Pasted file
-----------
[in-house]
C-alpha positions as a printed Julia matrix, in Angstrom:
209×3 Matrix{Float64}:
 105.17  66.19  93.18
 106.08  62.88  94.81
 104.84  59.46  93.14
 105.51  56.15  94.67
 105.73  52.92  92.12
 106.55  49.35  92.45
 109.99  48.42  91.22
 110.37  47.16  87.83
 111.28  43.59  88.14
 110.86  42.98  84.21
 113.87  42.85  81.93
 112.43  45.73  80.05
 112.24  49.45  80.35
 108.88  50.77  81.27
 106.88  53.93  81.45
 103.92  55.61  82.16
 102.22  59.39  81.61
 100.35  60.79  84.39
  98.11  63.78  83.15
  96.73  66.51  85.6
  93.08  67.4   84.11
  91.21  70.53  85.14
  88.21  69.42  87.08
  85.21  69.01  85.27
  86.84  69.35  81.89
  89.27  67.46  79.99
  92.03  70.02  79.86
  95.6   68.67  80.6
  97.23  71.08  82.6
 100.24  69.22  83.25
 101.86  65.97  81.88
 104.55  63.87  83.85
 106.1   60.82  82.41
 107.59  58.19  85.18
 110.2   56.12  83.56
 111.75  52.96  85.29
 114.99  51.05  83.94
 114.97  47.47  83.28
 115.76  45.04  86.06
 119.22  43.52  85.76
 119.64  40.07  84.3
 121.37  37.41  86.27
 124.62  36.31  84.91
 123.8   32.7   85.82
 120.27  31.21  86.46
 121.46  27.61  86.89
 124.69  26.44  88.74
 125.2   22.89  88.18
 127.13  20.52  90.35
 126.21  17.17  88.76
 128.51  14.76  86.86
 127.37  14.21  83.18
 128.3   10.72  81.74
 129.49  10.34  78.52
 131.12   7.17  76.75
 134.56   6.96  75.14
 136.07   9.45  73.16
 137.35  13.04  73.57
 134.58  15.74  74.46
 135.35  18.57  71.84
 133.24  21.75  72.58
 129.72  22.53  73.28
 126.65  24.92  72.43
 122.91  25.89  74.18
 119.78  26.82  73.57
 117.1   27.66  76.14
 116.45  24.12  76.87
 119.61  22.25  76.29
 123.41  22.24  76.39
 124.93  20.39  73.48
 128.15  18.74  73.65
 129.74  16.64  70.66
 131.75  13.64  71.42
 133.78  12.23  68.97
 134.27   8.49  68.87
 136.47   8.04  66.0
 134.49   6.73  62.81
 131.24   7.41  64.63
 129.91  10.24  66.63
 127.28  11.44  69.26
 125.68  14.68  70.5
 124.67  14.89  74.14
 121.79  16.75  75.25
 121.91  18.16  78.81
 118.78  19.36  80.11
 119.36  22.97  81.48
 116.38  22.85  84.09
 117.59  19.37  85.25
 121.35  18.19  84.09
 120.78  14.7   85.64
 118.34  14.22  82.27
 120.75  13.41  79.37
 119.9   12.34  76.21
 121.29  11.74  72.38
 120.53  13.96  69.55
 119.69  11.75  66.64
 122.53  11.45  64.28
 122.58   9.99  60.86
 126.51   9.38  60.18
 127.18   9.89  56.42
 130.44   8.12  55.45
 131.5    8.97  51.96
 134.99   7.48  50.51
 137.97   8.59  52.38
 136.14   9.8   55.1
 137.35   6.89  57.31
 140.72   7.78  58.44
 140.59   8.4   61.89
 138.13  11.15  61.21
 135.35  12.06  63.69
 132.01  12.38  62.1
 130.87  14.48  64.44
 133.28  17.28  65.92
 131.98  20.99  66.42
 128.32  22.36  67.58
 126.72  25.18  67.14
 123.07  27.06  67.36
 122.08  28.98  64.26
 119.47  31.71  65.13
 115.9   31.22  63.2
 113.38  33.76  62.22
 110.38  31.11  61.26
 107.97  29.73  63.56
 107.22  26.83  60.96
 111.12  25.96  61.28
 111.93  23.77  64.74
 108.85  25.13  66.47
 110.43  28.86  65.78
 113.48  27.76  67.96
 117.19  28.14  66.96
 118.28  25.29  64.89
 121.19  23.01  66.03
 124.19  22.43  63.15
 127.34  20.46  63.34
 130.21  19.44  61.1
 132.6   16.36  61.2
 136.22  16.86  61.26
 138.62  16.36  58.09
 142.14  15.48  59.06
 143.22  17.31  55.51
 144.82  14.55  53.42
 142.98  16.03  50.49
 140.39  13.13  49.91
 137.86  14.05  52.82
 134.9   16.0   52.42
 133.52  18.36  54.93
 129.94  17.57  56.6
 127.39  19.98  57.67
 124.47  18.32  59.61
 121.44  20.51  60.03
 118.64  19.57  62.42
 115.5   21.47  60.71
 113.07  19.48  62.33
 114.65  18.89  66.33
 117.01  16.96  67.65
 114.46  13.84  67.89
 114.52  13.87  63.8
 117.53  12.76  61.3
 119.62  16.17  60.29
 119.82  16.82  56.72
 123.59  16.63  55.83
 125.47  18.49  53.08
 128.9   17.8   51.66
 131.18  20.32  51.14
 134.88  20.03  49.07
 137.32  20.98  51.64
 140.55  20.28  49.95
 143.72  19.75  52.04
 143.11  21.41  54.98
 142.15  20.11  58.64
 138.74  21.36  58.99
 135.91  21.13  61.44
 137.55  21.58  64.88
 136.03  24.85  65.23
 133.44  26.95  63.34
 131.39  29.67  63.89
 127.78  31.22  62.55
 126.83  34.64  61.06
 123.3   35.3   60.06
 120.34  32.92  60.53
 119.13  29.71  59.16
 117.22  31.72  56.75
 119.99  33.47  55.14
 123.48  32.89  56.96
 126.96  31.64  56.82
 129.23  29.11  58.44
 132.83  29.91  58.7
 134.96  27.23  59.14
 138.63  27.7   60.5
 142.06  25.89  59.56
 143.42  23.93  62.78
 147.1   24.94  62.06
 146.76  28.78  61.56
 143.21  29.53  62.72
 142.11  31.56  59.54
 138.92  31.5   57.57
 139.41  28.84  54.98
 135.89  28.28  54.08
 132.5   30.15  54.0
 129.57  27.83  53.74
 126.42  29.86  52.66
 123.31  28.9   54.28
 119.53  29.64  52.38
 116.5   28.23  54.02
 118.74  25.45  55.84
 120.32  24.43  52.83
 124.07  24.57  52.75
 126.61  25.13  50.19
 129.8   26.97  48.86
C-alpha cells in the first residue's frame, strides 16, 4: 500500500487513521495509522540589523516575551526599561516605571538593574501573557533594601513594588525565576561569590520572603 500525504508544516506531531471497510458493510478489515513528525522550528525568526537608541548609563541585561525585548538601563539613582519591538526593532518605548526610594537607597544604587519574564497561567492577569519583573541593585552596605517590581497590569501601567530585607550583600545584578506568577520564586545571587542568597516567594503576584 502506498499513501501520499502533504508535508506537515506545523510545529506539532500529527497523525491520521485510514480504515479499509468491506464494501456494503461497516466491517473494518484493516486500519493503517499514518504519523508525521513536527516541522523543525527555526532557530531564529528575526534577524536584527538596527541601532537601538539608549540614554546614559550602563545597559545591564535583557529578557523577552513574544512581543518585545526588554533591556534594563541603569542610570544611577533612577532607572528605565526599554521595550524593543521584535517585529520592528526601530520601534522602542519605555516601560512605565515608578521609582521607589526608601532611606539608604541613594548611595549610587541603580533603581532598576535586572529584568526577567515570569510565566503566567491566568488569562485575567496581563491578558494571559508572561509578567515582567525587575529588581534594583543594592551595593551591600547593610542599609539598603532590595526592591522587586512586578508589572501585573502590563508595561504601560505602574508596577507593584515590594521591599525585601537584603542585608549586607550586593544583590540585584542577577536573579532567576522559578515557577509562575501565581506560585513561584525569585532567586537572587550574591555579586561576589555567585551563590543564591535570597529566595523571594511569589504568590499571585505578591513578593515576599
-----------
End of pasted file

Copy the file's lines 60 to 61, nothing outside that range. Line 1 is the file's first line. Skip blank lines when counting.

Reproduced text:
 136.07   9.45  73.16
 137.35  13.04  73.57